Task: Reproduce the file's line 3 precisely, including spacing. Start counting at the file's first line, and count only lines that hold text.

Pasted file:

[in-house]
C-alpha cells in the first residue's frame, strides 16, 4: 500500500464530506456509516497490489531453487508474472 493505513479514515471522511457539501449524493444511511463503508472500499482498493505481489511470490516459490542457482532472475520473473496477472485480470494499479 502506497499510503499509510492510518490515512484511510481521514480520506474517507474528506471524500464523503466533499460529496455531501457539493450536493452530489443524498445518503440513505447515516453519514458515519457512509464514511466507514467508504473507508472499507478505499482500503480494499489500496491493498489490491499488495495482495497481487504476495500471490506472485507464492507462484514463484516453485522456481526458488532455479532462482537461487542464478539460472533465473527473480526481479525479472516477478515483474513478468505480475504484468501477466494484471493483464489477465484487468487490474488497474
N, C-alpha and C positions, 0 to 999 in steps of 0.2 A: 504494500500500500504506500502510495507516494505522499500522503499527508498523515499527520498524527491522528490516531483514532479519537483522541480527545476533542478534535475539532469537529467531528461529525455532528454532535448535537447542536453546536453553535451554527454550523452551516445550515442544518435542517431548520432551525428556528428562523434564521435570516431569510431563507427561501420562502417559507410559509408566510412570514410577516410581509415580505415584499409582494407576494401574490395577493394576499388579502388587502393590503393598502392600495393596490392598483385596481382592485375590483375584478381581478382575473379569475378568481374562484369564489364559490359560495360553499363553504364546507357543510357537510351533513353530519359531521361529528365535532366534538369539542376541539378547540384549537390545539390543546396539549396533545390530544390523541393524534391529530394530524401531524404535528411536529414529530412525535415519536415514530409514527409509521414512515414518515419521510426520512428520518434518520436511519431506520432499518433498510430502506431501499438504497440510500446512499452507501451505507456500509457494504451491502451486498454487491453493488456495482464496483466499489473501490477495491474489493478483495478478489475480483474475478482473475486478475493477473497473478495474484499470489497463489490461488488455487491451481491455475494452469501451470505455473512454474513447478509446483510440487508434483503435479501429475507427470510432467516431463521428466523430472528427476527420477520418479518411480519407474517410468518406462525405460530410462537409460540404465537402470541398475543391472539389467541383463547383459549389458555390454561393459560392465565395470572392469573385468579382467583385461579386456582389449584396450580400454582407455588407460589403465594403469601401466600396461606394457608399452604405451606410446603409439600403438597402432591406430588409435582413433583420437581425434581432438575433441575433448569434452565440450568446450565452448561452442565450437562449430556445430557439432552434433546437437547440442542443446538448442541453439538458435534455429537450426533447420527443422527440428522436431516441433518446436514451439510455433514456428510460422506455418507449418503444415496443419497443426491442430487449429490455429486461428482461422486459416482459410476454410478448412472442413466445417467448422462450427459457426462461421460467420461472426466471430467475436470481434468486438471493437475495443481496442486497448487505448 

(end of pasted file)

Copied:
N, C-alpha and C positions, 0 to 999 in steps of 0.2 A: 504494500500500500504506500502510495507516494505522499500522503499527508498523515499527520498524527491522528490516531483514532479519537483522541480527545476533542478534535475539532469537529467531528461529525455532528454532535448535537447542536453546536453553535451554527454550523452551516445550515442544518435542517431548520432551525428556528428562523434564521435570516431569510431563507427561501420562502417559507410559509408566510412570514410577516410581509415580505415584499409582494407576494401574490395577493394576499388579502388587502393590503393598502392600495393596490392598483385596481382592485375590483375584478381581478382575473379569475378568481374562484369564489364559490359560495360553499363553504364546507357543510357537510351533513353530519359531521361529528365535532366534538369539542376541539378547540384549537390545539390543546396539549396533545390530544390523541393524534391529530394530524401531524404535528411536529414529530412525535415519536415514530409514527409509521414512515414518515419521510426520512428520518434518520436511519431506520432499518433498510430502506431501499438504497440510500446512499452507501451505507456500509457494504451491502451486498454487491453493488456495482464496483466499489473501490477495491474489493478483495478478489475480483474475478482473475486478475493477473497473478495474484499470489497463489490461488488455487491451481491455475494452469501451470505455473512454474513447478509446483510440487508434483503435479501429475507427470510432467516431463521428466523430472528427476527420477520418479518411480519407474517410468518406462525405460530410462537409460540404465537402470541398475543391472539389467541383463547383459549389458555390454561393459560392465565395470572392469573385468579382467583385461579386456582389449584396450580400454582407455588407460589403465594403469601401466600396461606394457608399452604405451606410446603409439600403438597402432591406430588409435582413433583420437581425434581432438575433441575433448569434452565440450568446450565452448561452442565450437562449430556445430557439432552434433546437437547440442542443446538448442541453439538458435534455429537450426533447420527443422527440428522436431516441433518446436514451439510455433514456428510460422506455418507449418503444415496443419497443426491442430487449429490455429486461428482461422486459416482459410476454410478448412472442413466445417467448422462450427459457426462461421460467420461472426466471430467475436470481434468486438471493437475495443481496442486497448487505448 